Bad physician: Doctor discipline disrupted in Florida

“We have to withdraw cases because we don’t have enough physician members.”

“It’s true that we have to withdraw cases because we don’t have enough physician members on the board,” Board of Medicine Chairman Steven Rosenberg told The News Service of Florida.

This is the second consecutive meeting where the board has had to defer action on disciplinary cases. The board had to withdraw nine disciplinary cases from its June agenda.

Rosenberg, a dermatologist from West Palm Beach, said the lack of board members has been an issue since January.

Board of Medicine members are appointed by the governor and confirmed by the Senate. Twelve members must be Florida-licensed physicians in good standing. The remaining three members must be residents of the state who are not licensed health-care practitioners.

The board has two vacancies and five members who continue to serve although their terms have expired. Lt. Gov. Jeanette Nuñez – overseer of all things health care – said earlier this summer the administration was aware of the vacancies and the issues that they were causing.

Nuñez said the administration was “trying to prioritize those boards and those appointments that are really contingent upon disciplining.”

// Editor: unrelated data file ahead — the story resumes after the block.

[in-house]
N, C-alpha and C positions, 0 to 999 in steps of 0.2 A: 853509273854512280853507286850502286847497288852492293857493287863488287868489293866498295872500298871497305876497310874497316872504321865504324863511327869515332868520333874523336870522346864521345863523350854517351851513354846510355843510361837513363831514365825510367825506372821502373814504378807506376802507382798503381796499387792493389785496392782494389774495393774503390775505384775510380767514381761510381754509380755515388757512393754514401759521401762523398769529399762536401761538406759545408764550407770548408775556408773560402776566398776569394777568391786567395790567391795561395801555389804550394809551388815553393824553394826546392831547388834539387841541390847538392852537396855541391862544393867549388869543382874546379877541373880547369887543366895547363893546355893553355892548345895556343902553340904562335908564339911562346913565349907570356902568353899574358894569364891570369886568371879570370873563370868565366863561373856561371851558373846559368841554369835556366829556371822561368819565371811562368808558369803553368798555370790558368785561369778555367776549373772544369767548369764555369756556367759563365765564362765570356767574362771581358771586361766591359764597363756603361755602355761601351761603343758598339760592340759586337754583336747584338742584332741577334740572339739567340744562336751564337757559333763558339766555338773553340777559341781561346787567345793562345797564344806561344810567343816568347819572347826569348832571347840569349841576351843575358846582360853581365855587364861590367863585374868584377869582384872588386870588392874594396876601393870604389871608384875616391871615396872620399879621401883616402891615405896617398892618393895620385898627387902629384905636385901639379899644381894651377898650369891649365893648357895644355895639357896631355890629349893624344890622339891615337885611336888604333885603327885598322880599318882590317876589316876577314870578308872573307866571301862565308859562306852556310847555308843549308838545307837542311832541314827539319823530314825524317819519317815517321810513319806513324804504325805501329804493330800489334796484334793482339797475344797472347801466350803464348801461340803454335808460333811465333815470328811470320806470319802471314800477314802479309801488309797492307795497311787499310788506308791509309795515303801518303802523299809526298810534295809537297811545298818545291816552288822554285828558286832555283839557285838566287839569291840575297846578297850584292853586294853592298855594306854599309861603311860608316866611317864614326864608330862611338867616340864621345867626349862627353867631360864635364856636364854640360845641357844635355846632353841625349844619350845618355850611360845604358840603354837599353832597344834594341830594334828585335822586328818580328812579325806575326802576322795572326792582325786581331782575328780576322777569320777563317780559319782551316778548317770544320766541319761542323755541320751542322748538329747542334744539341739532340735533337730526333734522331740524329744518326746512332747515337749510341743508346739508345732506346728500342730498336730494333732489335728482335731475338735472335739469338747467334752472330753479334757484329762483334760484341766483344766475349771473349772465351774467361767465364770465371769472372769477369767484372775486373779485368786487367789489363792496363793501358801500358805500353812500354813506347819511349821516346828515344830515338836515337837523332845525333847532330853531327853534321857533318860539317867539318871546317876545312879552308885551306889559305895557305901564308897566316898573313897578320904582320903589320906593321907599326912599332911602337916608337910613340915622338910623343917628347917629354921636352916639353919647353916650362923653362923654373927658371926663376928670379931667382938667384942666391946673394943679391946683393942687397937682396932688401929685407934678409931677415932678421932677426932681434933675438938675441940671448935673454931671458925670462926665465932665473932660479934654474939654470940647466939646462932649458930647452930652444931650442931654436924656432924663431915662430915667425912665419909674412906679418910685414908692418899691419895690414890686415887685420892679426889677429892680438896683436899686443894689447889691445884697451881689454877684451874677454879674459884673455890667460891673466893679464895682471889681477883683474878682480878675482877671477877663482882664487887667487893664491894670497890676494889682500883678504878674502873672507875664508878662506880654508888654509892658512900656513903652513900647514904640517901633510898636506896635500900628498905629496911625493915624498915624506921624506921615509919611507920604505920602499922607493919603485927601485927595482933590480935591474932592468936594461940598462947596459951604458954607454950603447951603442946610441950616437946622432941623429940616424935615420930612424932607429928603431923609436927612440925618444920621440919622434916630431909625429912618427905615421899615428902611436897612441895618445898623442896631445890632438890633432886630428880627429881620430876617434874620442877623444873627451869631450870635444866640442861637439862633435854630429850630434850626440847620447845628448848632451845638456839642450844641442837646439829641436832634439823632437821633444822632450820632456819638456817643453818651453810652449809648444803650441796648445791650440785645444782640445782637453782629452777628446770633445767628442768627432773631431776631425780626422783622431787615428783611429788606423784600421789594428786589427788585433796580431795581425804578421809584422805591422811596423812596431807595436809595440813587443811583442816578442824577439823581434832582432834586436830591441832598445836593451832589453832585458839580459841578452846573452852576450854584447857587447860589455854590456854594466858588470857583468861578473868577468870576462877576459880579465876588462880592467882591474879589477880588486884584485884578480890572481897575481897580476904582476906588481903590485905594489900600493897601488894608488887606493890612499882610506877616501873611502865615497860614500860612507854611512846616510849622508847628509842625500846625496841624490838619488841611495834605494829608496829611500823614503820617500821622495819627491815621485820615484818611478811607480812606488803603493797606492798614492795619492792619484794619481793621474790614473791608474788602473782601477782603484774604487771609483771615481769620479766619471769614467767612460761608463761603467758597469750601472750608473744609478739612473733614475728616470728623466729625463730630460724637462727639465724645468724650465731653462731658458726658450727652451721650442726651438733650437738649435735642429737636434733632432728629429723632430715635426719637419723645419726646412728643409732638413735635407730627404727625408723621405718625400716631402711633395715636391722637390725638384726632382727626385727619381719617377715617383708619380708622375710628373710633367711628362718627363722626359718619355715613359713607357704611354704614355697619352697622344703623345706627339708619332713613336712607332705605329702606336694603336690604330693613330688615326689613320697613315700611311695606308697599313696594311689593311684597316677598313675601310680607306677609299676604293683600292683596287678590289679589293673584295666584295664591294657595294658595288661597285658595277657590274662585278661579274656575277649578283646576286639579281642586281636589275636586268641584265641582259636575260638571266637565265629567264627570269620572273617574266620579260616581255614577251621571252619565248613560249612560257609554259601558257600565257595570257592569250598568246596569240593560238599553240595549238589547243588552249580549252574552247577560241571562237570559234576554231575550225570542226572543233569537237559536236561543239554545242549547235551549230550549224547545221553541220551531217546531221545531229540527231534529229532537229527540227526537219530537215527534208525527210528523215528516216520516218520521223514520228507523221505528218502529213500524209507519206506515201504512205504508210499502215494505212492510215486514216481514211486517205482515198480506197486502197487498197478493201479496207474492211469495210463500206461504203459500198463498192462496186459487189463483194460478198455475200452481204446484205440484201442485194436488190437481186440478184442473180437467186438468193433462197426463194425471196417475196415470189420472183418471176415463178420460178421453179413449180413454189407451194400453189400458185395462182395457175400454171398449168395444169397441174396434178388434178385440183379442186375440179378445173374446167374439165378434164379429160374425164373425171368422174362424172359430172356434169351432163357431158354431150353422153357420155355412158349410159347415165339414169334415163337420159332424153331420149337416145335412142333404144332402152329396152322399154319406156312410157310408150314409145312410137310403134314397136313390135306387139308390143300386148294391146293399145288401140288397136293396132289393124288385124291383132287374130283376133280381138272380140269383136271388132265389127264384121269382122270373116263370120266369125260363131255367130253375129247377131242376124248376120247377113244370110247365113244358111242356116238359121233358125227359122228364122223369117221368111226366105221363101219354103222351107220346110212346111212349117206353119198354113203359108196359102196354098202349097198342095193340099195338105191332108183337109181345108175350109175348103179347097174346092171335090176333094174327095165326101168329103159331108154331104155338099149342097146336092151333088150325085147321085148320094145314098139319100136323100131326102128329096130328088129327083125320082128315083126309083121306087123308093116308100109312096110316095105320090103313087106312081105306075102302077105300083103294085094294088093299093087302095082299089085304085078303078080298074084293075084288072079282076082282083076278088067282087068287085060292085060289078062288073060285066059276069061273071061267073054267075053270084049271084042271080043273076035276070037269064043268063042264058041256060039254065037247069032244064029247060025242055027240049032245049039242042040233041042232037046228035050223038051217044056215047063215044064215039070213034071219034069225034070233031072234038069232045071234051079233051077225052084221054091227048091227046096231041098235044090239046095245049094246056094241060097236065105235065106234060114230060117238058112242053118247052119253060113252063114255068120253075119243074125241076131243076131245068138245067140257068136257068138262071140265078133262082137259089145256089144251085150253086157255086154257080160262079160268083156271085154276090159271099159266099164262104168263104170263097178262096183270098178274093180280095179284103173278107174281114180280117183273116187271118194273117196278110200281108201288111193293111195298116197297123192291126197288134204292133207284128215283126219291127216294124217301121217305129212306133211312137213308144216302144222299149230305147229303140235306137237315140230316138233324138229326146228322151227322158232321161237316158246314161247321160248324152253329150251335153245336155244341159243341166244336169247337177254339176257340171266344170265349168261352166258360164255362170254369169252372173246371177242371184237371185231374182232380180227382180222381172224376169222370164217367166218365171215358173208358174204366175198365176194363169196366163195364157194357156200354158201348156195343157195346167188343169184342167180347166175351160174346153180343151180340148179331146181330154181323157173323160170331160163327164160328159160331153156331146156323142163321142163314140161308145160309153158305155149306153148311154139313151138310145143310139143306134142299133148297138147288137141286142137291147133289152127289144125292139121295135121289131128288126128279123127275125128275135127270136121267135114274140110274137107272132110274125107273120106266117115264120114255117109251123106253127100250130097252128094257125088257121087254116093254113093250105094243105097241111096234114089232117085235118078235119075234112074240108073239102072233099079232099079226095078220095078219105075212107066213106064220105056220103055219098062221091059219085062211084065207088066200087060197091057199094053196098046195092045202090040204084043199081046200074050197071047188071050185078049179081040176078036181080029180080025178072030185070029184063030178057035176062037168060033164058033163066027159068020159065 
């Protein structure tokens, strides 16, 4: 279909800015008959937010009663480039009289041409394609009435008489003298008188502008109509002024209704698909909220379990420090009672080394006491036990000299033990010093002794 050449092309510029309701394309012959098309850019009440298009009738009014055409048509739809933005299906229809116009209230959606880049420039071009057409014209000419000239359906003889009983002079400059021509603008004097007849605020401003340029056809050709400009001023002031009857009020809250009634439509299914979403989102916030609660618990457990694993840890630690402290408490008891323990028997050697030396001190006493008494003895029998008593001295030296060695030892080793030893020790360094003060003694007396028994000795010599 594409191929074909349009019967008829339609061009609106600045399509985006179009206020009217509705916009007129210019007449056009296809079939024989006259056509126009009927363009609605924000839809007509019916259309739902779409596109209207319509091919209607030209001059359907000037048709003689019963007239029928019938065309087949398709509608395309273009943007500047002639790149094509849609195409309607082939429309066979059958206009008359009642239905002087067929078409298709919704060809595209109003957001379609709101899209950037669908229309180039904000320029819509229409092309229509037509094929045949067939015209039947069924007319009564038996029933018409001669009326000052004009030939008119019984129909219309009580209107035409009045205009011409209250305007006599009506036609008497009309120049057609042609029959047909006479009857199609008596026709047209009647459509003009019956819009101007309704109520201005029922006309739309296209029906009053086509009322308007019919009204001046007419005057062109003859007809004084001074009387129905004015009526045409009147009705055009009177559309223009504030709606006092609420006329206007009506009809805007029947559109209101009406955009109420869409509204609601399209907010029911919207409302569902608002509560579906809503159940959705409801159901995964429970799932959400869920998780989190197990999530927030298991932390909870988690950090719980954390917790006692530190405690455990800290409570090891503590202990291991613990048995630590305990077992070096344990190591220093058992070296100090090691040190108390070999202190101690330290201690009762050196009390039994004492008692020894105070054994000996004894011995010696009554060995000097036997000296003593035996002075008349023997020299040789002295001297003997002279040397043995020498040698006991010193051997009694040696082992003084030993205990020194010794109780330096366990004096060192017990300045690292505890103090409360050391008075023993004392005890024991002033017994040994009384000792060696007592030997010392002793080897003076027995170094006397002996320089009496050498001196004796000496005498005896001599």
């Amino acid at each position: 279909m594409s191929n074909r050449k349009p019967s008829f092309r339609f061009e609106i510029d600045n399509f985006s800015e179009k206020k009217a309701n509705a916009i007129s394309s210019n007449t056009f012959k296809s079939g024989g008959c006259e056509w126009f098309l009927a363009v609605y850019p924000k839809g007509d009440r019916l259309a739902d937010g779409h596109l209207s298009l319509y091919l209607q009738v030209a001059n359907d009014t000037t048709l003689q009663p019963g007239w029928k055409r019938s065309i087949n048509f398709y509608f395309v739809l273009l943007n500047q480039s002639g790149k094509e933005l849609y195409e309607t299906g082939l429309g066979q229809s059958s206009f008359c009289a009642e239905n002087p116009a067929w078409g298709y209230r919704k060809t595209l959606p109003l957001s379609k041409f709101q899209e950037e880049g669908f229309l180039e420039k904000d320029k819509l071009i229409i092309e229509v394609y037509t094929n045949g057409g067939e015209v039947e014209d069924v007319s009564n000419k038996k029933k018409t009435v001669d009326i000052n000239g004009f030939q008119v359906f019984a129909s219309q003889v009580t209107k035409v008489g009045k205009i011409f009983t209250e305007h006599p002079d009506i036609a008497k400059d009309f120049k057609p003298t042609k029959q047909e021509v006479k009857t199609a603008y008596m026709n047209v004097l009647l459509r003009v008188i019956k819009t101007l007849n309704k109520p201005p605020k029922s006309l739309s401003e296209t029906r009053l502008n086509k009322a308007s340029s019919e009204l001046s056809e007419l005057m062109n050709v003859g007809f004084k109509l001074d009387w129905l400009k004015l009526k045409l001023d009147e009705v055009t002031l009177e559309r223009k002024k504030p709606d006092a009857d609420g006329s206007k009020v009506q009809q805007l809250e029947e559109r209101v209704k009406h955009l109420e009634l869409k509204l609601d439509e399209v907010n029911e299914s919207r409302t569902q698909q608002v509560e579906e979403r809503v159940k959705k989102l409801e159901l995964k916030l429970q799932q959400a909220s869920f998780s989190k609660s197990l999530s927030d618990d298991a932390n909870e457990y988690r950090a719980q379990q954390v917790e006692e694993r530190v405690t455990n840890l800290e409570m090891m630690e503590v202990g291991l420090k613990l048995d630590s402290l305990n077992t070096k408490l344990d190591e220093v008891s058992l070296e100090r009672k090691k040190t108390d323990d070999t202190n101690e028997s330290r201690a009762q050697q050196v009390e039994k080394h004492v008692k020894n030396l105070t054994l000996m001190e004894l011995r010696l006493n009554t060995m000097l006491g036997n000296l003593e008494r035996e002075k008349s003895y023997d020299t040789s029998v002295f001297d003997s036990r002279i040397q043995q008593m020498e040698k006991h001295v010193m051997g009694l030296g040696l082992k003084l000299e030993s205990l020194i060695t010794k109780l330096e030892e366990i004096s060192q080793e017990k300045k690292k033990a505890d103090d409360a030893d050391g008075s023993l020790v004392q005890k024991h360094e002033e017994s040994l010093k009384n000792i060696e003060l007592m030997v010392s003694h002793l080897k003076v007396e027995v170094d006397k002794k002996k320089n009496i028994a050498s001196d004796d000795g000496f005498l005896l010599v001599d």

Meanwhile, DeSantis this week made appointments to the Tampa Port Authority, the Florida Southwestern State College District Board of Trustees, the St. Petersburg College District Board of Trustees, and the Daytona State College District Board of Trustees.

While its been limited in its ability to discipline, the Board of Medicine continues with other work, which includes rulemaking. The board is expected on Friday to repeal telehealth rules, based on the recommendation of its Rules and Legislative Committee.

The committee on Thursday agreed to repeal the rules, based on the advice of legal counsel, Ed Tellechea, who said they are unnecessary after the Legislature passed HB 23 this spring.

The bill, which authorizes out-of-state physicians to register with the state and begin providing telehealth services, was signed into law by DeSantis on June 26.